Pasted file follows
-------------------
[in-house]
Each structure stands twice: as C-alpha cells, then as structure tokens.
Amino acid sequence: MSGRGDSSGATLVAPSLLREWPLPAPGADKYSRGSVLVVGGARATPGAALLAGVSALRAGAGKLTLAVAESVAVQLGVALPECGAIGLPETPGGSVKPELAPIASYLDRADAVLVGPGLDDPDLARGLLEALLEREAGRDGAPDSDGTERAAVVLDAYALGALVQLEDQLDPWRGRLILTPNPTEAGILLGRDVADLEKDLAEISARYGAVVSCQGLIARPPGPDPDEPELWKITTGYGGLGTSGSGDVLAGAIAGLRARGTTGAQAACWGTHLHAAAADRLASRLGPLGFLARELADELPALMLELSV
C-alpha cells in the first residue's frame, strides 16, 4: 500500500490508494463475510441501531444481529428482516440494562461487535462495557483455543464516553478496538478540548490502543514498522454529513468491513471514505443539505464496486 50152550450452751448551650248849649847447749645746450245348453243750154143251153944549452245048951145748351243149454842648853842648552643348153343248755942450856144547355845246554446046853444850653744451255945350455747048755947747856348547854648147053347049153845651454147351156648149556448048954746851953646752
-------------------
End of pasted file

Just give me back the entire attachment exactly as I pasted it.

[in-house]
Each structure stands twice: as C-alpha cells, then as structure tokens.
Amino acid sequence: MSGRGDSSGATLVAPSLLREWPLPAPGADKYSRGSVLVVGGARATPGAALLAGVSALRAGAGKLTLAVAESVAVQLGVALPECGAIGLPETPGGSVKPELAPIASYLDRADAVLVGPGLDDPDLARGLLEALLEREAGRDGAPDSDGTERAAVVLDAYALGALVQLEDQLDPWRGRLILTPNPTEAGILLGRDVADLEKDLAEISARYGAVVSCQGLIARPPGPDPDEPELWKITTGYGGLGTSGSGDVLAGAIAGLRARGTTGAQAACWGTHLHAAAADRLASRLGPLGFLARELADELPALMLELSV
C-alpha cells in the first residue's frame, strides 16, 4: 500500500490508494463475510441501531444481529428482516440494562461487535462495557483455543464516553478496538478540548490502543514498522454529513468491513471514505443539505464496486 50152550450452751448551650248849649847447749645746450245348453243750154143251153944549452245048951145748351243149454842648853842648552643348153343248755942450856144547355845246554446046853444850653744451255945350455747048755947747856348547854648147053347049153845651454147351156648149556448048954746851953646752